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"Night Wolves" bikers planning second Victory Day ride from Moscow to Berlin

March 29, 18:30 UTC+3
The bikers will set off on their Victory Day journey on April 29
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© Stanislav Krasilnikov/TASS Archive

MOSCOW, March 29 /TASS/. Bikers from the Night Wolves motorcycle club are planning to hold a second Moscow-Berlin ride devoted to Victory Day late in April, the club’s President Alexander Zaldostanov also known by his nickname Surgeon, told journalists on Monday.

"After our successful battle march last year, we want to repeat it this year too…It may become a good tradition in future to mark Victory Day on wheels or on bikes to be more precise," Zaldostanov said.

The bikers will set off on their Victory Day journey on April 29. Their route will run through the territories of Russia, Belarus, Poland, Slovakia, Austria, the Czech Republic and Germany and will finish in Berlin, Germany, on May 9.

Zaldostanov said he expected the race to be more massive this year. "The more our enemies and people whose aim is to rewrite history and humiliate the Victory will try to harm us, the more supporters we are going to get," Zaldostanov stressed.

Zaldostanov said that he would be unable to go to Europe this year because of the EU sanctions imposed on him. "I cannot get a visa," he said.

His fellow-"wolves", however, hope to have no problems at the border this year.

Andrei Bobrovsky, who is in charge of the motorcycling race this year, said the bikers hoped to get more understanding from the Polish authorities this year. "We plan to cross the border on May 1. We hope that it’s going to be more adequate this year. We have had a chance to become convinced of that. We have been to Warsaw at the invitation of our Polish friends. Indeed, some adequacy is being traced in the Polish authorities actions [this year]," Bobrovsky added.

He said that the bikers were planning to visit Khatyn (a Belarusian village 50 km away from Minsk whose entire population was massacred by a Nazi battalion on March 22, 1943); the Brest Fortress, a Soviet war cemetery in Wroclaw; a memorial erected at a place of the former Auschwitz-Birkenau Nazi concentration camp; and the monuments to Soviet soldiers in Vienna and Dresden.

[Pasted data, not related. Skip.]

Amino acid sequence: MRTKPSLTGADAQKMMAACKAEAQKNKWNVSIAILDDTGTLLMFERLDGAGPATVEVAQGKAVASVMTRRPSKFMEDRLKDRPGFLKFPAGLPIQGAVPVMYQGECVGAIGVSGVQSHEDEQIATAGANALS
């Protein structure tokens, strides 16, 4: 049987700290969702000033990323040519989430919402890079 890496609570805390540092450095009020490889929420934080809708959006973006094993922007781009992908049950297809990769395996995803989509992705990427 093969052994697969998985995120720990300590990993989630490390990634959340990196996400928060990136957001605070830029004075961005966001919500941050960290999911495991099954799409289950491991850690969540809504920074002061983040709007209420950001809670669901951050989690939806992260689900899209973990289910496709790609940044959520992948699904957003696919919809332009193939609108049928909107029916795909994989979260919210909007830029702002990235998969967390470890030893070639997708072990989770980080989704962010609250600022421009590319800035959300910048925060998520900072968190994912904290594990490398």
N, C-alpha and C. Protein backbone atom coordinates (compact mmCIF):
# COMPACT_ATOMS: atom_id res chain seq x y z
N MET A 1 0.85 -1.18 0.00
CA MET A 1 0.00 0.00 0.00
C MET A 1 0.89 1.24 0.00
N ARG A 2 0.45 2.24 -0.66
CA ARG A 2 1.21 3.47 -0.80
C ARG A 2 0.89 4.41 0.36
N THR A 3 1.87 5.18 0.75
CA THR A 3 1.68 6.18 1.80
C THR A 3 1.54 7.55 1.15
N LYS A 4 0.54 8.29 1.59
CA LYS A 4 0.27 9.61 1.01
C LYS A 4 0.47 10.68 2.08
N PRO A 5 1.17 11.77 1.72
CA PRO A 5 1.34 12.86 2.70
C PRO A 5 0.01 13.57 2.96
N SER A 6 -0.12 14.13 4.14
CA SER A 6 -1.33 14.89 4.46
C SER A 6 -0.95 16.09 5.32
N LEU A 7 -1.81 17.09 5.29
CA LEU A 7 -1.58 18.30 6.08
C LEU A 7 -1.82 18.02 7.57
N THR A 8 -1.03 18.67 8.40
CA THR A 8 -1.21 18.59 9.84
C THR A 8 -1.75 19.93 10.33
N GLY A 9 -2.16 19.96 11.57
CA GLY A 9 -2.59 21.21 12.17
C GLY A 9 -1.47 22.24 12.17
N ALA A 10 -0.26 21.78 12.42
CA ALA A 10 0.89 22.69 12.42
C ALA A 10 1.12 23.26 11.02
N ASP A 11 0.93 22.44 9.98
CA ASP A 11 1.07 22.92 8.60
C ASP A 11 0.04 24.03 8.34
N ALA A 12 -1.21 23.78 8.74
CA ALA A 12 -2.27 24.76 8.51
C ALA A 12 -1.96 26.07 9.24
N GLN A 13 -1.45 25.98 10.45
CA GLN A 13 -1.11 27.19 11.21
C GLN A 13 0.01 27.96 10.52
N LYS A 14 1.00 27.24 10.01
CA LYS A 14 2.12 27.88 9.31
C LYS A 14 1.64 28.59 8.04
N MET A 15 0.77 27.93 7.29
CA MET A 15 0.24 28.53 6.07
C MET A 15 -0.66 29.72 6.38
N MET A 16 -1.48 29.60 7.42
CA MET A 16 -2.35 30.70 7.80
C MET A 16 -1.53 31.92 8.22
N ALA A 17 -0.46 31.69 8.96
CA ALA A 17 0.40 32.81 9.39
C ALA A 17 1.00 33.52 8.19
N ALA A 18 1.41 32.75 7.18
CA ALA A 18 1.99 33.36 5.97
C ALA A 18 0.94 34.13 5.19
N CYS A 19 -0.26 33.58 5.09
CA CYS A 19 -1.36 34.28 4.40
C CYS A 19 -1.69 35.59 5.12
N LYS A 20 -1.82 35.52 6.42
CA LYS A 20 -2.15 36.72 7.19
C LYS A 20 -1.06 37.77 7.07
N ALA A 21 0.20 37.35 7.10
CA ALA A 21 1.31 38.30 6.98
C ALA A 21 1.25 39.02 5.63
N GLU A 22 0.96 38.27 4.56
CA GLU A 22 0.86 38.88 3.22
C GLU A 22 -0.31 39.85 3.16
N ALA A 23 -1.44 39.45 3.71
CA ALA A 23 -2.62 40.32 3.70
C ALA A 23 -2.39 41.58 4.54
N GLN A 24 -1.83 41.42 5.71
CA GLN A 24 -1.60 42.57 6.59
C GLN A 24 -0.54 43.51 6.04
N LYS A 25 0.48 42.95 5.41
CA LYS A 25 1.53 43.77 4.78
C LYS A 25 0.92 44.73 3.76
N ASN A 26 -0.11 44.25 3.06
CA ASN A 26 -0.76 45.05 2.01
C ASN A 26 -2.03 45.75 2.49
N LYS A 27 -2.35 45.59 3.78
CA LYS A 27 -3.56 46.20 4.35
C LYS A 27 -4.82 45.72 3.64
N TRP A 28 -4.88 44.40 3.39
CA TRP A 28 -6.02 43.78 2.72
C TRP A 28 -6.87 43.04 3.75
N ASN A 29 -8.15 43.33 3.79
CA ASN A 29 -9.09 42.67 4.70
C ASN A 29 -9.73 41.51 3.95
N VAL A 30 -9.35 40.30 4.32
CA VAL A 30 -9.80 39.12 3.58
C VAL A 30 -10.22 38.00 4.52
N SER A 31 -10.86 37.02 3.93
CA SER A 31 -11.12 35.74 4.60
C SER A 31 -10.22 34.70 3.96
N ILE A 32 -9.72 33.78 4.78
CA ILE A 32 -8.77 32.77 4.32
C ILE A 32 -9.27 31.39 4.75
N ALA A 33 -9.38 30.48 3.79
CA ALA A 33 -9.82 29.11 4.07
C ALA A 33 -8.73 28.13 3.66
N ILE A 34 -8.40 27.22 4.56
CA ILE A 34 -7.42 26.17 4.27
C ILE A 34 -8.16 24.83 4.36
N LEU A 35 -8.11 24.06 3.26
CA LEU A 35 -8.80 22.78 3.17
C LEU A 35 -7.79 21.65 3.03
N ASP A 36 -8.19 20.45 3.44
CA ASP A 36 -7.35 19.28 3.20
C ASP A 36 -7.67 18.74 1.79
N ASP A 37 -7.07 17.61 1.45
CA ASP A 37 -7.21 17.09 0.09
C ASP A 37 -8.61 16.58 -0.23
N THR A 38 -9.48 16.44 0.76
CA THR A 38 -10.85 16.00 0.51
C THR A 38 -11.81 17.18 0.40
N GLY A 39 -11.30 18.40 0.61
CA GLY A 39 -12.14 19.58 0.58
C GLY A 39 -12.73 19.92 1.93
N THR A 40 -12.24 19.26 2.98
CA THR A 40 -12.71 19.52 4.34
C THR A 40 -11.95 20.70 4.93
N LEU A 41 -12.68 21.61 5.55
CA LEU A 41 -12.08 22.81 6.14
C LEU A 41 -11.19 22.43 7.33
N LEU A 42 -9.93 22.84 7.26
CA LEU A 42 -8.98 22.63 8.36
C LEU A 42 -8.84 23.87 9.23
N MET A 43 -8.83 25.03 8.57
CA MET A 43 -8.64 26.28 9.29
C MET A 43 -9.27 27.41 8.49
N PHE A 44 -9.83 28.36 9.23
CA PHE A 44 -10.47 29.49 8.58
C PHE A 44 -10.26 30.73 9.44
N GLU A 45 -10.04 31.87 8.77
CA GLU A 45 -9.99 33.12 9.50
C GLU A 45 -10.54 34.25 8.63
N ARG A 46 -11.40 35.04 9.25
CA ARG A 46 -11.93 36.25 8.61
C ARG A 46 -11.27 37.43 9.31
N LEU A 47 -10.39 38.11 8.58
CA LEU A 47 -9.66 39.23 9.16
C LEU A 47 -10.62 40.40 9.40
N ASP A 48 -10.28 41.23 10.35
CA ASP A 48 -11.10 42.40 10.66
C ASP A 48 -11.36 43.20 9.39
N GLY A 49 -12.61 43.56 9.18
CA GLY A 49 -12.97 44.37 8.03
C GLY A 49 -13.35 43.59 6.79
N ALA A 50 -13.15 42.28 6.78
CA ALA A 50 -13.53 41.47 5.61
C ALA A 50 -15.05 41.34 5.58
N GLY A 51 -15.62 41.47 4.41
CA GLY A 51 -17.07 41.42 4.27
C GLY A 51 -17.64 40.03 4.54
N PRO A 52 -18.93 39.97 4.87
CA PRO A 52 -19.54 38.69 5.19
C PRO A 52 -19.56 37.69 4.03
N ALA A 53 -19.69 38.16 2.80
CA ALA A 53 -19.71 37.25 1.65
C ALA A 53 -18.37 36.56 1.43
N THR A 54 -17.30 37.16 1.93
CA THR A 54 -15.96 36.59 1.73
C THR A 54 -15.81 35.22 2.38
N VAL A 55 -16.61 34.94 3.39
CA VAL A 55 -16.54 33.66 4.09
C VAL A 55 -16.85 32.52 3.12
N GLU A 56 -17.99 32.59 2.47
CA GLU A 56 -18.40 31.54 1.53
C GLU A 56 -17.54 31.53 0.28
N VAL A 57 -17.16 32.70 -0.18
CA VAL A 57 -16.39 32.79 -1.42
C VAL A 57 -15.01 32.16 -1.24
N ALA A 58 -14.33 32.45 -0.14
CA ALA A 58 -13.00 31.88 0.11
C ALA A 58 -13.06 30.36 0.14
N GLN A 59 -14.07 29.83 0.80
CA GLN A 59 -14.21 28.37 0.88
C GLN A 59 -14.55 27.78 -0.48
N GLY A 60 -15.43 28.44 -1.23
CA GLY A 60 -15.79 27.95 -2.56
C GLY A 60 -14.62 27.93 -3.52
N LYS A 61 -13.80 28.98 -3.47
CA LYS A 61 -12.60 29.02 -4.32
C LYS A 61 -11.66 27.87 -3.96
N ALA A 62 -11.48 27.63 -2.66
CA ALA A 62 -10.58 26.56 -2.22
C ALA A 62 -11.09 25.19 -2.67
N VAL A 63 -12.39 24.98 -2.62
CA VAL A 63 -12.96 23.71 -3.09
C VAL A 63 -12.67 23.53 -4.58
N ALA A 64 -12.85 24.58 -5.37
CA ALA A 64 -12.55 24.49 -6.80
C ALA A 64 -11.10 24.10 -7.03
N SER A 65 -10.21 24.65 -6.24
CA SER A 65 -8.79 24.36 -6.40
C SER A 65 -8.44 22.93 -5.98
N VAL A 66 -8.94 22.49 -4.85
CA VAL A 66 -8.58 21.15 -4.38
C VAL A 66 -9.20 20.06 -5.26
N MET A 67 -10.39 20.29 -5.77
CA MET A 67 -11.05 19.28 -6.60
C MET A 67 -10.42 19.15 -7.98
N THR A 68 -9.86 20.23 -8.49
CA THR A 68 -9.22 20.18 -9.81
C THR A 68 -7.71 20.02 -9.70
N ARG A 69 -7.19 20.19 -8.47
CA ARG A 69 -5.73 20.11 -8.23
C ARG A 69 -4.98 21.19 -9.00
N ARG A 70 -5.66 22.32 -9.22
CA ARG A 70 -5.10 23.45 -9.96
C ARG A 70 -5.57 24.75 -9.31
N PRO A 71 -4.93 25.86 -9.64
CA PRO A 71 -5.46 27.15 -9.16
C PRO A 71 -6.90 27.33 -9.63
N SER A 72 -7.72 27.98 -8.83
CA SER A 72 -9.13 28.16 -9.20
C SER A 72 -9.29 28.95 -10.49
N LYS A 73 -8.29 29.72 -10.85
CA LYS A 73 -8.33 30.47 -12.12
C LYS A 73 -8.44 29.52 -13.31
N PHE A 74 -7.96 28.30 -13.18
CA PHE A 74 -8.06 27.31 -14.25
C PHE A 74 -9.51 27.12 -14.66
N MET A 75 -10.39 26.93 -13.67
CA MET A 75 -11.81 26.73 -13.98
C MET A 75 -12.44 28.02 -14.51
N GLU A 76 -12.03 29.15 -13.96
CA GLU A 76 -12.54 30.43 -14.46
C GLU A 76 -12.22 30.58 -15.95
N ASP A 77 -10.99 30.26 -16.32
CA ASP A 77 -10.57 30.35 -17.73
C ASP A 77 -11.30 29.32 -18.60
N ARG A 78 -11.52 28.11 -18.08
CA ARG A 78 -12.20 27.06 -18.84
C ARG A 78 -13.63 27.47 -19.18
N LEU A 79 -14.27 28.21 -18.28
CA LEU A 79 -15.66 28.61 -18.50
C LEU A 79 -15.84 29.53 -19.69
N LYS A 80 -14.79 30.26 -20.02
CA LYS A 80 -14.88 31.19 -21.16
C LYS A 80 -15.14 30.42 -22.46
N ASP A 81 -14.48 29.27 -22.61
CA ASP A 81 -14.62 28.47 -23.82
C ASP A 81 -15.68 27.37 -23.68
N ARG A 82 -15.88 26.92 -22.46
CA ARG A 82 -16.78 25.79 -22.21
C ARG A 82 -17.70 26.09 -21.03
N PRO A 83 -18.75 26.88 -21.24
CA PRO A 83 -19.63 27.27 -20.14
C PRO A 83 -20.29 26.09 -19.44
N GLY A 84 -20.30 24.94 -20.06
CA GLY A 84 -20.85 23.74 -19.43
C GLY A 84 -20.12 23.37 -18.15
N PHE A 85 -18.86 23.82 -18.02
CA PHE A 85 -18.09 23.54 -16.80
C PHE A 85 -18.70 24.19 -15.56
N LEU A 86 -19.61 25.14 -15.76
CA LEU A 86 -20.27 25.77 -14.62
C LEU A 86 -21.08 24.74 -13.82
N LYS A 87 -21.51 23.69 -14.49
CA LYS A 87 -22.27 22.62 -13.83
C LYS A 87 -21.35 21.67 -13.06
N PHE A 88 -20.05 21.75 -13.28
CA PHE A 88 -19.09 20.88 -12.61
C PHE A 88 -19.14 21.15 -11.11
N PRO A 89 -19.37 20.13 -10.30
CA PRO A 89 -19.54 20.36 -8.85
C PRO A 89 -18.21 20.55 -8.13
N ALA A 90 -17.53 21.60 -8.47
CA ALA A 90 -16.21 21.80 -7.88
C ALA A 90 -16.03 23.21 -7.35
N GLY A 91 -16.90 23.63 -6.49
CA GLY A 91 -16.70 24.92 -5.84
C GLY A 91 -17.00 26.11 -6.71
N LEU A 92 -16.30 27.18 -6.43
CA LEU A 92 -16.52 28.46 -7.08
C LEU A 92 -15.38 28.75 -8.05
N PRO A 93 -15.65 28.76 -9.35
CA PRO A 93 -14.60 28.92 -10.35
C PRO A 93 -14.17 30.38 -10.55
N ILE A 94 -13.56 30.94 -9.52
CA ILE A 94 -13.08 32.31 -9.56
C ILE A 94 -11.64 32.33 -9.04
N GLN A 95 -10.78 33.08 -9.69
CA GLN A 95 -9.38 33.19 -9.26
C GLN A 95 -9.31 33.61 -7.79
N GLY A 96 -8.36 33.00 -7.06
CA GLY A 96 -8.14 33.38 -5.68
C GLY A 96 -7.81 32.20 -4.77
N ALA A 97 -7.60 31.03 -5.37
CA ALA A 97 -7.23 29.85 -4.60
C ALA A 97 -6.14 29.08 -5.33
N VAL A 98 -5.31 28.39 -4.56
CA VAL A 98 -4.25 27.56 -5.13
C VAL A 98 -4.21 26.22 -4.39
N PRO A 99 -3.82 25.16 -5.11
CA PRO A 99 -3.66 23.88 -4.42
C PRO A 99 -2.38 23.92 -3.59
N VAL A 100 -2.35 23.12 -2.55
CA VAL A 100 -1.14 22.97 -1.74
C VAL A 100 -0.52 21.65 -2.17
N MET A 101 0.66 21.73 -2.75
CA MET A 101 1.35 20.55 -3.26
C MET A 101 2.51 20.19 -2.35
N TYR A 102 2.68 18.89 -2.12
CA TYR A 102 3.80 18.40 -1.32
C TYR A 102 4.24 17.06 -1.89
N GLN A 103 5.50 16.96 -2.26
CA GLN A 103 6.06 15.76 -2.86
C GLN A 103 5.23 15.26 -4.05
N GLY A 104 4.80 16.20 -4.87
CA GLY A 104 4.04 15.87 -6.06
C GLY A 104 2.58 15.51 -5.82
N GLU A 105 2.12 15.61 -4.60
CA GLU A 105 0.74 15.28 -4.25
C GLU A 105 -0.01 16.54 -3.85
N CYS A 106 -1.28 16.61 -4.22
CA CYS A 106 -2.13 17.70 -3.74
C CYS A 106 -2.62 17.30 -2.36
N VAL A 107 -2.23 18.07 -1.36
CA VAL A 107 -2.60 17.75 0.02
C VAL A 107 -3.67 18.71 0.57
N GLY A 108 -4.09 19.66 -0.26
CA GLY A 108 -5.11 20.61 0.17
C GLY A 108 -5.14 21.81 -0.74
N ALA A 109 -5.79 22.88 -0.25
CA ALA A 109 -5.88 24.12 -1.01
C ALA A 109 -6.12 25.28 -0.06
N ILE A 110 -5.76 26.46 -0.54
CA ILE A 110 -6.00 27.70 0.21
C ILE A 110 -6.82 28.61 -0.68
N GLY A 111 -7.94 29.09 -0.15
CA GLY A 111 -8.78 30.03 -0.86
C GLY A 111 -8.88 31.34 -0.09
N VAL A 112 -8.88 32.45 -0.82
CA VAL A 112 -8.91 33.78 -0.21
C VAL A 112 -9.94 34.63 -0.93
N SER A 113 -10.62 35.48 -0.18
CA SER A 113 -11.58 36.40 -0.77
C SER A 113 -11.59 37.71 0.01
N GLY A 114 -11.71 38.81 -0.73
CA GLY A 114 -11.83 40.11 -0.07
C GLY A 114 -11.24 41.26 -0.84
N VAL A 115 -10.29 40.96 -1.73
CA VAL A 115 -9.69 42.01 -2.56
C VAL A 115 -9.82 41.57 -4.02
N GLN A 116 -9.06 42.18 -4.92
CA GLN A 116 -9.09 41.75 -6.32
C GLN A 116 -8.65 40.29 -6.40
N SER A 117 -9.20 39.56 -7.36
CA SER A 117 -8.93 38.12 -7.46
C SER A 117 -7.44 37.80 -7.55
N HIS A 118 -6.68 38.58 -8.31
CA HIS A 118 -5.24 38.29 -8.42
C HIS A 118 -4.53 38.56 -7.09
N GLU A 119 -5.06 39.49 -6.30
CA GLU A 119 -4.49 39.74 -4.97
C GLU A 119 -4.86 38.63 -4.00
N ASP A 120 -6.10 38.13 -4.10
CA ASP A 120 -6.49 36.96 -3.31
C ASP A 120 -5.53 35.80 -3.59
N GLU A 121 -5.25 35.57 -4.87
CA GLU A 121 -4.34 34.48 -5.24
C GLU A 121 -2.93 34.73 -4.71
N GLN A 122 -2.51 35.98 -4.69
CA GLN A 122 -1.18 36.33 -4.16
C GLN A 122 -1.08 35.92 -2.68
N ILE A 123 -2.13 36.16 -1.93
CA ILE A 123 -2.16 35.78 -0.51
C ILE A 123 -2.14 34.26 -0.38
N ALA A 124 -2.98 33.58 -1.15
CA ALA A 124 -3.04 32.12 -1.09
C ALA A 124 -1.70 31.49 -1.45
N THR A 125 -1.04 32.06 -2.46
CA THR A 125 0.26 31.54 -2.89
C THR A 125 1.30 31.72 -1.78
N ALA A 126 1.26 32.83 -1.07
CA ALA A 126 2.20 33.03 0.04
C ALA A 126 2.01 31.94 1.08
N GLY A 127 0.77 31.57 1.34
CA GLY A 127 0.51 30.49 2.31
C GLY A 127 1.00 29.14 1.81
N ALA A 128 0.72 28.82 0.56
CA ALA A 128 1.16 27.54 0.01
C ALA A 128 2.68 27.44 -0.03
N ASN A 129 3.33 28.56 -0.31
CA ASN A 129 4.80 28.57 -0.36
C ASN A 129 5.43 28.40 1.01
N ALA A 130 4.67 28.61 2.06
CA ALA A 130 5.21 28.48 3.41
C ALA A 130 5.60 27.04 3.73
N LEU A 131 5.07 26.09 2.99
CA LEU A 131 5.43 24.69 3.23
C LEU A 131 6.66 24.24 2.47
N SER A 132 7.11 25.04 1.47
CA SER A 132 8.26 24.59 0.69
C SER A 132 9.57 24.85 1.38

The bikers will participate in memorial events at the Soviet War Memorial in Treptower Park, the Soviet War Memorial in Sch·nholzer Heide and the Brandenburg Gates together with the employees of the Russian General Consulate and representatives of veteran organizations in Berlin on May 9, Bobrovsky said.

Russia notifies Poland of Moscow-Berlin race devoted to Victory Day

The Russian embassy in Poland has officially notified the Polish Foreign Ministry of a Moscow-Berlin motorcycling race "By Roads of Victory - to Berlin" to be held in late April and early in May this year, Sergei Morozov, the chief councilor of the Russian Foreign Ministry department for humanitarian cooperation and human rights, told a news conference in Moscow on Tuesday.

"Last week, the Russian embassy in Warsaw sent an official note to the Polish Foreign Ministry," Morozov said commenting on obstacles, which the Polish authorities could erect on the race’s way. According to the diplomat, the note contained a request to render assistance to the race’s participants and help them working out a route for the journey.